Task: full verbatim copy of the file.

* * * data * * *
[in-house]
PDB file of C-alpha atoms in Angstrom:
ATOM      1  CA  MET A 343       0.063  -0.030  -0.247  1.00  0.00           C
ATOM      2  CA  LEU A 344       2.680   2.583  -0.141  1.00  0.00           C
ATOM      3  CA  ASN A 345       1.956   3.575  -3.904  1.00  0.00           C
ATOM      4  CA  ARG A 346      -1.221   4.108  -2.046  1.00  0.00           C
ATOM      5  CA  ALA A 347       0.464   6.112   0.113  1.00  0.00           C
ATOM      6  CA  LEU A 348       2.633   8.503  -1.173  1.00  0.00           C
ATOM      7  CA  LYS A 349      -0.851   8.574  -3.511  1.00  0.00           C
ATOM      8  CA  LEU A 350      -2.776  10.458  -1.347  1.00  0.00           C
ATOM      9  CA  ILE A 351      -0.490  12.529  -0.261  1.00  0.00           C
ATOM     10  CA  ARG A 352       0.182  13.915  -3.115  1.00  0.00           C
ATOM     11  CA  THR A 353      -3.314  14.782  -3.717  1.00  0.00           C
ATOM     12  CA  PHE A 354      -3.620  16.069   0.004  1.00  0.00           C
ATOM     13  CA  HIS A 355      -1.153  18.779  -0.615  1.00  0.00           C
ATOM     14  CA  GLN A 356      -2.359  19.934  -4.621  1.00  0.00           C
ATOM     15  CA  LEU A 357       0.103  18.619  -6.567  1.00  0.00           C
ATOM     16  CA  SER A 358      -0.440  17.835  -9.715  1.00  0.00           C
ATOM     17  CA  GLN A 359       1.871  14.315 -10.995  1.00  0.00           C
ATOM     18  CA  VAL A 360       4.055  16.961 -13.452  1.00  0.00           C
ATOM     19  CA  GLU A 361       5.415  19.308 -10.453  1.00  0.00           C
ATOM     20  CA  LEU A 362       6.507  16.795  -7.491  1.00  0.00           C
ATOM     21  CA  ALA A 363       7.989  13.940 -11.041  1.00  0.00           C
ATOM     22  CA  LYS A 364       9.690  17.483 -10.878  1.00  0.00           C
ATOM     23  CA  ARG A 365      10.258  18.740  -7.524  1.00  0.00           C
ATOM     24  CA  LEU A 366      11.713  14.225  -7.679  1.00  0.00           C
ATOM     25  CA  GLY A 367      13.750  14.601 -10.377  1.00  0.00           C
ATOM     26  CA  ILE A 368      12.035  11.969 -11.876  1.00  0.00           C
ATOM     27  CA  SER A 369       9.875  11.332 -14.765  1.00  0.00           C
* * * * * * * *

[in-house]
PDB file of C-alpha atoms in Angstrom:
ATOM      1  CA  MET A 343       0.063  -0.030  -0.247  1.00  0.00           C
ATOM      2  CA  LEU A 344       2.680   2.583  -0.141  1.00  0.00           C
ATOM      3  CA  ASN A 345       1.956   3.575  -3.904  1.00  0.00           C
ATOM      4  CA  ARG A 346      -1.221   4.108  -2.046  1.00  0.00           C
ATOM      5  CA  ALA A 347       0.464   6.112   0.113  1.00  0.00           C
ATOM      6  CA  LEU A 348       2.633   8.503  -1.173  1.00  0.00           C
ATOM      7  CA  LYS A 349      -0.851   8.574  -3.511  1.00  0.00           C
ATOM      8  CA  LEU A 350      -2.776  10.458  -1.347  1.00  0.00           C
ATOM      9  CA  ILE A 351      -0.490  12.529  -0.261  1.00  0.00           C
ATOM     10  CA  ARG A 352       0.182  13.915  -3.115  1.00  0.00           C
ATOM     11  CA  THR A 353      -3.314  14.782  -3.717  1.00  0.00           C
ATOM     12  CA  PHE A 354      -3.620  16.069   0.004  1.00  0.00           C
ATOM     13  CA  HIS A 355      -1.153  18.779  -0.615  1.00  0.00           C
ATOM     14  CA  GLN A 356      -2.359  19.934  -4.621  1.00  0.00           C
ATOM     15  CA  LEU A 357       0.103  18.619  -6.567  1.00  0.00           C
ATOM     16  CA  SER A 358      -0.440  17.835  -9.715  1.00  0.00           C
ATOM     17  CA  GLN A 359       1.871  14.315 -10.995  1.00  0.00           C
ATOM     18  CA  VAL A 360       4.055  16.961 -13.452  1.00  0.00           C
ATOM     19  CA  GLU A 361       5.415  19.308 -10.453  1.00  0.00           C
ATOM     20  CA  LEU A 362       6.507  16.795  -7.491  1.00  0.00           C
ATOM     21  CA  ALA A 363       7.989  13.940 -11.041  1.00  0.00           C
ATOM     22  CA  LYS A 364       9.690  17.483 -10.878  1.00  0.00           C
ATOM     23  CA  ARG A 365      10.258  18.740  -7.524  1.00  0.00           C
ATOM     24  CA  LEU A 366      11.713  14.225  -7.679  1.00  0.00           C
ATOM     25  CA  GLY A 367      13.750  14.601 -10.377  1.00  0.00           C
ATOM     26  CA  ILE A 368      12.035  11.969 -11.876  1.00  0.00           C
ATOM     27  CA  SER A 369       9.875  11.332 -14.765  1.00  0.00           C